Just after Christmas we decided to try a gluten free diet to see if it would help Noelle’s hyperactive, impulsive behavior.  I was nowhere near ready to put my three year old on a psychostimulant, we weren’t done learning who she was and I didn’t want pills to forever change her development.

I’m not trying to evangelize you on GF diets for kids with different learning styles, but for us the gluten free approach has been a miracle.

At first I wasn’t sure if it was working, but then my friends, family and church workers began to come up to me and tell me that Noelle’s ability to engage her environment and pick up on social cues had done a complete 180.

“Whatever you’re doing, keep it up.”
“She was always sweet, and we always loved her, but to see her sit and listen to the story and ask questions is amazing.”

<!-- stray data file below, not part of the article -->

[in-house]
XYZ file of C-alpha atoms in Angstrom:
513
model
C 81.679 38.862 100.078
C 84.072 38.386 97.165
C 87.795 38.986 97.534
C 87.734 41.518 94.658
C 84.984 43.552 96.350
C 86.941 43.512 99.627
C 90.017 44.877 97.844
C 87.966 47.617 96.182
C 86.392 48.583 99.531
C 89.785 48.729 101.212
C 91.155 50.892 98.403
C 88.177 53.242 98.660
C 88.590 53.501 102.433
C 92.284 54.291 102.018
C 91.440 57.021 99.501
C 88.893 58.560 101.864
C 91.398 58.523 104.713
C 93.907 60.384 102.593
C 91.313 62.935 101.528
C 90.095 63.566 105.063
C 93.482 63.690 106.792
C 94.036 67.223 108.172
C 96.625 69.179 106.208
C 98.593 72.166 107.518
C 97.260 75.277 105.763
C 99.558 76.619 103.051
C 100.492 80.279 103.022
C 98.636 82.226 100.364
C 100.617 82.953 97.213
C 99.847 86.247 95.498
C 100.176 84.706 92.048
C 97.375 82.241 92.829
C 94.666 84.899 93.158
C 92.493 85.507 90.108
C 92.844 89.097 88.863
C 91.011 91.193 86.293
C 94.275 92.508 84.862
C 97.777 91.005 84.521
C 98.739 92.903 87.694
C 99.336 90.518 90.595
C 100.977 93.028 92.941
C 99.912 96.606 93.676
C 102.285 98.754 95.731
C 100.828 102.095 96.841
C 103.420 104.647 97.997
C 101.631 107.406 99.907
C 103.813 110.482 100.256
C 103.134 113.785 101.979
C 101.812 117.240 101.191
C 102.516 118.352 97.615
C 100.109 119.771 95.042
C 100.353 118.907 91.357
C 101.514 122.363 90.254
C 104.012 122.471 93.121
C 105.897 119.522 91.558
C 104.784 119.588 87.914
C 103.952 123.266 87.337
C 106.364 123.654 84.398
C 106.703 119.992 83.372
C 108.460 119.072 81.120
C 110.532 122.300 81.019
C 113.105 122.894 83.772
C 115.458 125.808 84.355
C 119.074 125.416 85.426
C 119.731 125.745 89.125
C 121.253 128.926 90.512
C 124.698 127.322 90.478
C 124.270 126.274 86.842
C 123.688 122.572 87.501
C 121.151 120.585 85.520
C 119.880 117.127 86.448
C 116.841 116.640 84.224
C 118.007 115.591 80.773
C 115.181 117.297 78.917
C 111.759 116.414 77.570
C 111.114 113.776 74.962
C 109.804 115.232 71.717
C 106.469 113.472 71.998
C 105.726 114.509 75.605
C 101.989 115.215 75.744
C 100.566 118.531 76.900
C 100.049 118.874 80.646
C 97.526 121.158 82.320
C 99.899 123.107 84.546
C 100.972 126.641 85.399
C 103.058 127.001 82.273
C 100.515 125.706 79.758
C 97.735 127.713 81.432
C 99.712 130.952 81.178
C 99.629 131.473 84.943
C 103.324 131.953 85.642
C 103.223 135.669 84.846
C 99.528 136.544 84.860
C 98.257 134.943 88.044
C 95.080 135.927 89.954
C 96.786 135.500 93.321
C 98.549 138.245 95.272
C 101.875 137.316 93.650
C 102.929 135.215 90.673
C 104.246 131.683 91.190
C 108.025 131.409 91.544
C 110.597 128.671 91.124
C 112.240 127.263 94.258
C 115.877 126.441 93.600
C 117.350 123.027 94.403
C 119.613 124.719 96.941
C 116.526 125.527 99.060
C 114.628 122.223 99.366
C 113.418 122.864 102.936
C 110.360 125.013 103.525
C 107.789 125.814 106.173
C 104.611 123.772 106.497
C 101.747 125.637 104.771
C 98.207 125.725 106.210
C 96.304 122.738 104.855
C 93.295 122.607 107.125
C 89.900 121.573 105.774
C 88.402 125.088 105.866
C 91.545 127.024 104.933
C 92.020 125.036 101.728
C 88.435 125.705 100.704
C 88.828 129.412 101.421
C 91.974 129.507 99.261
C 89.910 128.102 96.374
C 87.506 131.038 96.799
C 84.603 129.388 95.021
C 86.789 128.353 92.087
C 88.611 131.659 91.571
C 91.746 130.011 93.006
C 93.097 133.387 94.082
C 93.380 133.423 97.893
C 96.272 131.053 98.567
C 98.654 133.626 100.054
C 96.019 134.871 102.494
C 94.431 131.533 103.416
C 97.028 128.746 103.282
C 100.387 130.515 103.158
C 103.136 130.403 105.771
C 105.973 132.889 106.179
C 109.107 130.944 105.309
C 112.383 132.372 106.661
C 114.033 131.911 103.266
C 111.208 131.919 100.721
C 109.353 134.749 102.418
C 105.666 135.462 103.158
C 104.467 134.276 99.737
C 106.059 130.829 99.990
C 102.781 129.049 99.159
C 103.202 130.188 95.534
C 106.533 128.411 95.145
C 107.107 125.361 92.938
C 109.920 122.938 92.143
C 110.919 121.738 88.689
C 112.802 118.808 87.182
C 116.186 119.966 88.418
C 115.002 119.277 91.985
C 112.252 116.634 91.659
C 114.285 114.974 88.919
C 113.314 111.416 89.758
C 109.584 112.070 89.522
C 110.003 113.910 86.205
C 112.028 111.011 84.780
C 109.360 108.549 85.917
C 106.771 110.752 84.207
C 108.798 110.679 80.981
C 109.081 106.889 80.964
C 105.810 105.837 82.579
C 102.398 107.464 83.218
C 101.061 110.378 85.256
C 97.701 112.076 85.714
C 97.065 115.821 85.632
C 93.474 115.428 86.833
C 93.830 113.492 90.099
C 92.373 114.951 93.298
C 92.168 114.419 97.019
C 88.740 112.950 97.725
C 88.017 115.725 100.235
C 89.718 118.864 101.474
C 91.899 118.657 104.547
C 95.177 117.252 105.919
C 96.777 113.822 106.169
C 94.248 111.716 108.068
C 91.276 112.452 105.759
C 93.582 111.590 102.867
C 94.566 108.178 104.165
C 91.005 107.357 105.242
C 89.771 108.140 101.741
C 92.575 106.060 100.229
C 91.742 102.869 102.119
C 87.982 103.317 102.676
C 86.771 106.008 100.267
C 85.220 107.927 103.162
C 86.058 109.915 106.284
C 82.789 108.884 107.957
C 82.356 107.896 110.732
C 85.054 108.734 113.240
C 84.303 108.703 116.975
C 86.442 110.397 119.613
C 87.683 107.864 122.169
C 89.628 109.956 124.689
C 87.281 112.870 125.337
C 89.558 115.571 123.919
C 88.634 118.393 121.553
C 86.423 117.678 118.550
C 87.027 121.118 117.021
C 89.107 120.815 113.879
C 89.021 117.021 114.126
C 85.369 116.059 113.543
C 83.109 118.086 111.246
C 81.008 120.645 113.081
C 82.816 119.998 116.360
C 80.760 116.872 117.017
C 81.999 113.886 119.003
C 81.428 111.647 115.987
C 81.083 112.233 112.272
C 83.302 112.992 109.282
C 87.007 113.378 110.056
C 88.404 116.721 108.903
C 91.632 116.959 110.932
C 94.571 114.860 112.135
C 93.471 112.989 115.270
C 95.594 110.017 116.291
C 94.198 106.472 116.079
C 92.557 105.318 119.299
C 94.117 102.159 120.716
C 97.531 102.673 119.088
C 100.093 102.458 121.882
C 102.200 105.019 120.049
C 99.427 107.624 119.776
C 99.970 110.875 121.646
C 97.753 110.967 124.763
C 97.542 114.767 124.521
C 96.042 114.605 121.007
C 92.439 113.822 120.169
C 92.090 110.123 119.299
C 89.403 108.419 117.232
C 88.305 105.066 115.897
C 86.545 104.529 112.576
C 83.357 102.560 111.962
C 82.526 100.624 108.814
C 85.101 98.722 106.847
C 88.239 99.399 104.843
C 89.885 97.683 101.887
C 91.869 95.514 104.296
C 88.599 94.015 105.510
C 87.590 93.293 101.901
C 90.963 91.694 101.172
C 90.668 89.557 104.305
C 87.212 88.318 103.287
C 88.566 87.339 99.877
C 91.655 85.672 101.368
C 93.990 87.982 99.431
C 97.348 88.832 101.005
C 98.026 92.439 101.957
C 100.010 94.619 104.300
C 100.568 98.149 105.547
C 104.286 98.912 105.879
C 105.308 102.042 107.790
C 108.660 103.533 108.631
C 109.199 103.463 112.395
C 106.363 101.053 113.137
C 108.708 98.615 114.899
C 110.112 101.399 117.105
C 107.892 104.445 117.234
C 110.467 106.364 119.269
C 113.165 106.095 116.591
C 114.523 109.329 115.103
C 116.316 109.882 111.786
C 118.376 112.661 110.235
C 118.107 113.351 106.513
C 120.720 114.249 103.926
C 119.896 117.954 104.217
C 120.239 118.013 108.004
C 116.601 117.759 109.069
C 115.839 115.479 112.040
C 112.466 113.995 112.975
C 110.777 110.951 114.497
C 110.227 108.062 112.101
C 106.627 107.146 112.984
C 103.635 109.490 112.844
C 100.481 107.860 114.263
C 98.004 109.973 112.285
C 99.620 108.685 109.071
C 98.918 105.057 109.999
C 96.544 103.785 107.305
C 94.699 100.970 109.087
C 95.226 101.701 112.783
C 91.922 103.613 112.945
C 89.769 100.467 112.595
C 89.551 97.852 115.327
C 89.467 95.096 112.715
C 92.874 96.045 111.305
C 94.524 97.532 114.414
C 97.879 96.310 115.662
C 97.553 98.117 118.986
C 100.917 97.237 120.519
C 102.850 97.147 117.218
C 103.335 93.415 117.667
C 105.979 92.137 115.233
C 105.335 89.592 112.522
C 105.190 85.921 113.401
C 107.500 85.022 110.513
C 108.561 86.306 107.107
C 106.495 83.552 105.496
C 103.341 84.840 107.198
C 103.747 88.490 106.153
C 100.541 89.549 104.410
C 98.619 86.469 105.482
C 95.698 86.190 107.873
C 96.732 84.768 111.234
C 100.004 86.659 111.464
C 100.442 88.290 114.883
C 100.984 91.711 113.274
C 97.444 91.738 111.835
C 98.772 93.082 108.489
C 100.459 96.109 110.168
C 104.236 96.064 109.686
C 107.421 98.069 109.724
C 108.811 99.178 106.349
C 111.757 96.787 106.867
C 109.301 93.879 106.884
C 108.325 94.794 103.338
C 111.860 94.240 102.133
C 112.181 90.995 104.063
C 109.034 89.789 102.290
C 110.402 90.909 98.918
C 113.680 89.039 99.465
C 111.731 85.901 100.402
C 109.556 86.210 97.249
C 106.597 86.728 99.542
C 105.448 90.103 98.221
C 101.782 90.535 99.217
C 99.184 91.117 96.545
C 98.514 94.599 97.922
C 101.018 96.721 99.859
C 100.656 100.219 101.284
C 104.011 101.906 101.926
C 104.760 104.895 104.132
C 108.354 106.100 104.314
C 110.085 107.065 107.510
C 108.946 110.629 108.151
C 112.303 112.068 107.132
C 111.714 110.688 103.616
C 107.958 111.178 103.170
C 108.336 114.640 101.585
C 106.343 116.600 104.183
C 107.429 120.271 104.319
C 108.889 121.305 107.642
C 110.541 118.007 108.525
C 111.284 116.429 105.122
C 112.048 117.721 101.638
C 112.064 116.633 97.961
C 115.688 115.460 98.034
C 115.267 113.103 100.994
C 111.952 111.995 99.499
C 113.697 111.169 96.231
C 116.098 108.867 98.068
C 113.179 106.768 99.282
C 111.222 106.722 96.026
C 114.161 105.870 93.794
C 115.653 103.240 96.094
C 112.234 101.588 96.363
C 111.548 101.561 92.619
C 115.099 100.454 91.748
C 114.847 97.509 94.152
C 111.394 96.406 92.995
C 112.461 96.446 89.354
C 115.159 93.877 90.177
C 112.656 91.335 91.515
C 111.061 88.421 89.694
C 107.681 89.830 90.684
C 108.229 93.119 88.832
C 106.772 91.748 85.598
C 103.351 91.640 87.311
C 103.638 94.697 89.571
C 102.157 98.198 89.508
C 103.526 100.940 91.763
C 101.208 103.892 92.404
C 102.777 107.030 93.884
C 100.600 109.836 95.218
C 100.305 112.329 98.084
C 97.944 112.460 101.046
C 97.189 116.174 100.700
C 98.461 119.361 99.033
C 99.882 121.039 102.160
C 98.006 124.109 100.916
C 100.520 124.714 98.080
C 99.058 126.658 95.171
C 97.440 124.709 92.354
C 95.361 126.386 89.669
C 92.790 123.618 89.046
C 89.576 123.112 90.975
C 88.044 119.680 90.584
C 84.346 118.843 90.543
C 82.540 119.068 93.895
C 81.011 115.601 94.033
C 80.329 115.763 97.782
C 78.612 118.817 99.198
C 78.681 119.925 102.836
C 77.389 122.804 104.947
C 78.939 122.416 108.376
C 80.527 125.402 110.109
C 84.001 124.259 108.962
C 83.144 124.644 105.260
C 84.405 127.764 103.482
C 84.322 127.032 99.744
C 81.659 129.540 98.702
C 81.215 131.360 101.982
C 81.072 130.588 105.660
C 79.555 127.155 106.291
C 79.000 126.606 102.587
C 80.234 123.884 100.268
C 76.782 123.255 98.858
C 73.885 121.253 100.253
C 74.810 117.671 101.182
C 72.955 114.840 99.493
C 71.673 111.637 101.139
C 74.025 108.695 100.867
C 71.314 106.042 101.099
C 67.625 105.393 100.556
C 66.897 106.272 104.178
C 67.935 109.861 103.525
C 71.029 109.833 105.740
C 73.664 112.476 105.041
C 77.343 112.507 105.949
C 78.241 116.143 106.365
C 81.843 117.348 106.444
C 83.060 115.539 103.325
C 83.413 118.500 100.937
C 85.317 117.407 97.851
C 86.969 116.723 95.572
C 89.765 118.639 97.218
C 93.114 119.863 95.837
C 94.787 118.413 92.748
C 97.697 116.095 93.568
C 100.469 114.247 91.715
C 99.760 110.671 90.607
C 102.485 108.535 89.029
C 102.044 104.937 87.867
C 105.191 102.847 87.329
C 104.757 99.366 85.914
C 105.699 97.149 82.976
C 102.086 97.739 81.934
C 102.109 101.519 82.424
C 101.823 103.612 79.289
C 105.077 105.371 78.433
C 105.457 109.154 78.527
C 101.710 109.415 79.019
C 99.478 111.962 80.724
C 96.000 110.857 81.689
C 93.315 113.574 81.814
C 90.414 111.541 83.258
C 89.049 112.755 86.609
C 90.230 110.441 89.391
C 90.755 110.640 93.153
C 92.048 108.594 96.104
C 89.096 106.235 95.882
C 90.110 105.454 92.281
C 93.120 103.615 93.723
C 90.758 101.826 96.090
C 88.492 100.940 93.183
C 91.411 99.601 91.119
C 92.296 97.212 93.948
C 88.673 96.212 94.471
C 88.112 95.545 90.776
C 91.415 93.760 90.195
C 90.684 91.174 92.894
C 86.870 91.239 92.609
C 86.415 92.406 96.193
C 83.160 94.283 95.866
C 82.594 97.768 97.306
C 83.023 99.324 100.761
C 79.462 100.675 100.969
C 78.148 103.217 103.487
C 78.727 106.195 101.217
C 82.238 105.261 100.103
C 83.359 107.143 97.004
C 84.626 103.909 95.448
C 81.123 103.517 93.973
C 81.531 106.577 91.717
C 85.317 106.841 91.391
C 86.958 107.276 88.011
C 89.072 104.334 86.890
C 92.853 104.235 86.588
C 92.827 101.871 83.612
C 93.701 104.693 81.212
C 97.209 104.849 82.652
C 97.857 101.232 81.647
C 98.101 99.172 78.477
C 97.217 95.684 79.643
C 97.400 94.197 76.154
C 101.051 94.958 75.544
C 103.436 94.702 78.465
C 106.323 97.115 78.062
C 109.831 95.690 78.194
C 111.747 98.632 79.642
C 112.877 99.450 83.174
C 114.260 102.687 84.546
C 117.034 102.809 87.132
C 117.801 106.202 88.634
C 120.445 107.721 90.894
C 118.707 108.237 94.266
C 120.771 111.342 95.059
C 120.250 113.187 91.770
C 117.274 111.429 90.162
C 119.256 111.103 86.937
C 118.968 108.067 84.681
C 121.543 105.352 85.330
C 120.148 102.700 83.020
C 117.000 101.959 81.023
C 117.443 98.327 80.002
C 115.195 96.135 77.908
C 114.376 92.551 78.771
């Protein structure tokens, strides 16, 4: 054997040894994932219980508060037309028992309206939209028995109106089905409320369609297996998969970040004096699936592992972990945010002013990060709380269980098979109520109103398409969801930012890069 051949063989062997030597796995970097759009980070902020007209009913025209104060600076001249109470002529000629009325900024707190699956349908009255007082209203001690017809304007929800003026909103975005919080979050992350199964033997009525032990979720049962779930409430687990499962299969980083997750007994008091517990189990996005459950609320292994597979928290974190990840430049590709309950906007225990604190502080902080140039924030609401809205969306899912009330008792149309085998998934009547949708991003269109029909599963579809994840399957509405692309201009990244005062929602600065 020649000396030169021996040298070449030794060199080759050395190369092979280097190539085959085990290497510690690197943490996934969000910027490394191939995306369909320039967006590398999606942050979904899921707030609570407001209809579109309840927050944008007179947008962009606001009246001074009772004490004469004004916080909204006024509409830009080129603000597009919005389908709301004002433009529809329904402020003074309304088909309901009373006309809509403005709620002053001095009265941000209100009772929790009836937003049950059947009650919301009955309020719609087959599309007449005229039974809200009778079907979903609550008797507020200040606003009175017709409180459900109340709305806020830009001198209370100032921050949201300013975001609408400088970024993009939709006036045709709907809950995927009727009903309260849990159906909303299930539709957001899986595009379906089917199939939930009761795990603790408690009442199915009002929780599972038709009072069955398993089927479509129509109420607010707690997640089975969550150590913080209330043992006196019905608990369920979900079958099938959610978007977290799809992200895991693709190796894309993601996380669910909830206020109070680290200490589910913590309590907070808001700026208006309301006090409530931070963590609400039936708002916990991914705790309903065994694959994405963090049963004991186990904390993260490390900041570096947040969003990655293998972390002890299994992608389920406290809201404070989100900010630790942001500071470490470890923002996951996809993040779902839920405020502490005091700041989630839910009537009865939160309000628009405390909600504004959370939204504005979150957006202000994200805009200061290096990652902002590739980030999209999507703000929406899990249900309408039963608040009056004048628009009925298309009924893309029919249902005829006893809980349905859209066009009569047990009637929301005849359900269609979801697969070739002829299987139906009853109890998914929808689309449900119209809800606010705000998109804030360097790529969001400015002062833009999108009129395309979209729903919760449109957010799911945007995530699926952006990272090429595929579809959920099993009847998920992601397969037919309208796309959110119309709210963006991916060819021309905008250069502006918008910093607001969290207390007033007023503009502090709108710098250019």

“I wish more parents were this proactive.”

So to me these past six months have been a miracle where I find myself able to connect with and share life with my gorgeous, curly haired mini-me.

I’m not saying all of our problems are solved or that this is the only way to manage ADHD in kids.  I’m just telling you my story, my mother’s heart for my daughter and my little miracle through the story of two parades

  • elora nicole ramirez

    I love this, Leanne. Mama-bear indeed.

    • Leanne Penny

      Thank you Elora. And then thank you some more.

  • Catherine Thiemann

    The school experience can give us a distorted sense of our own worth. You were never a problem child; the problem was the system that made you feel like one. How wonderful that you embrace your daughter’s unique beauty, and that you have found a natural way to lead her into her own best self! Kudos, mama.

    • Leanne Penny

      Thank you, and I am terrified of putting her into that system. SO much so that I’m not entirely sure that I can do it.

  • Sarah Askins

    As both a parent to child with ADHD and a teacher who spent years teaching kids with ADHD and myriads of other mental challenges, this post rings true with all of my fears about mental challenges and trying to overcome the stigma. I wish I could give you hug and sit down and chat about this whole ADHD thing. Much love, friend.

    • Leanne Penny